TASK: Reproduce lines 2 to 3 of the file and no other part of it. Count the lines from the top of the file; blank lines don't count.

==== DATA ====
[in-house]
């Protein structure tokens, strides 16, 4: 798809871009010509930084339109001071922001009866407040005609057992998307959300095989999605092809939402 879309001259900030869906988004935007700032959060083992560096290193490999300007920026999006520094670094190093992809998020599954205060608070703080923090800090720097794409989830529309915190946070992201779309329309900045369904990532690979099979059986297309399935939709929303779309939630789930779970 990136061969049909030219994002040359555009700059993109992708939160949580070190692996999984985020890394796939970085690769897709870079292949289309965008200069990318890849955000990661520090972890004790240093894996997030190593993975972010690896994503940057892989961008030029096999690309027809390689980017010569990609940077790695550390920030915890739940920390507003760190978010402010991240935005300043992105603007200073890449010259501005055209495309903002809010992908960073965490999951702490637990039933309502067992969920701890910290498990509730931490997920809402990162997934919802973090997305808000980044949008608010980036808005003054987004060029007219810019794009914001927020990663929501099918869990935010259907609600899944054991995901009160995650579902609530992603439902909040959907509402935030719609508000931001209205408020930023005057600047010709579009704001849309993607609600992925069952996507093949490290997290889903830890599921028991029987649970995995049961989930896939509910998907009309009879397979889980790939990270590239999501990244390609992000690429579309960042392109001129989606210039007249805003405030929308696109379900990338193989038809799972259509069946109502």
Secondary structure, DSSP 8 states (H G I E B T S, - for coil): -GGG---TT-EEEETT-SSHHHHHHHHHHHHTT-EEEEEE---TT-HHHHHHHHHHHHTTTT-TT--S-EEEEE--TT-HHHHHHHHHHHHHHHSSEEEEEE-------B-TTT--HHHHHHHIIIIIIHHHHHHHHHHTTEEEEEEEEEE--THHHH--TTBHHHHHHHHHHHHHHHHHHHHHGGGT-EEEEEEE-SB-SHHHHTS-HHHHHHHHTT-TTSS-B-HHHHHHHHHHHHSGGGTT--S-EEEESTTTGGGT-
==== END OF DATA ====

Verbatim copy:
């Protein structure tokens, strides 16, 4: 798809871009010509930084339109001071922001009866407040005609057992998307959300095989999605092809939402 879309001259900030869906988004935007700032959060083992560096290193490999300007920026999006520094670094190093992809998020599954205060608070703080923090800090720097794409989830529309915190946070992201779309329309900045369904990532690979099979059986297309399935939709929303779309939630789930779970 990136061969049909030219994002040359555009700059993109992708939160949580070190692996999984985020890394796939970085690769897709870079292949289309965008200069990318890849955000990661520090972890004790240093894996997030190593993975972010690896994503940057892989961008030029096999690309027809390689980017010569990609940077790695550390920030915890739940920390507003760190978010402010991240935005300043992105603007200073890449010259501005055209495309903002809010992908960073965490999951702490637990039933309502067992969920701890910290498990509730931490997920809402990162997934919802973090997305808000980044949008608010980036808005003054987004060029007219810019794009914001927020990663929501099918869990935010259907609600899944054991995901009160995650579902609530992603439902909040959907509402935030719609508000931001209205408020930023005057600047010709579009704001849309993607609600992925069952996507093949490290997290889903830890599921028991029987649970995995049961989930896939509910998907009309009879397979889980790939990270590239999501990244390609992000690429579309960042392109001129989606210039007249805003405030929308696109379900990338193989038809799972259509069946109502």
Secondary structure, DSSP 8 states (H G I E B T S, - for coil): -GGG---TT-EEEETT-SSHHHHHHHHHHHHTT-EEEEEE---TT-HHHHHHHHHHHHTTTT-TT--S-EEEEE--TT-HHHHHHHHHHHHHHHSSEEEEEE-------B-TTT--HHHHHHHIIIIIIHHHHHHHHHHTTEEEEEEEEEE--THHHH--TTBHHHHHHHHHHHHHHHHHHHHHGGGT-EEEEEEE-SB-SHHHHTS-HHHHHHHHTT-TTSS-B-HHHHHHHHHHHHSGGGTT--S-EEEESTTTGGGT-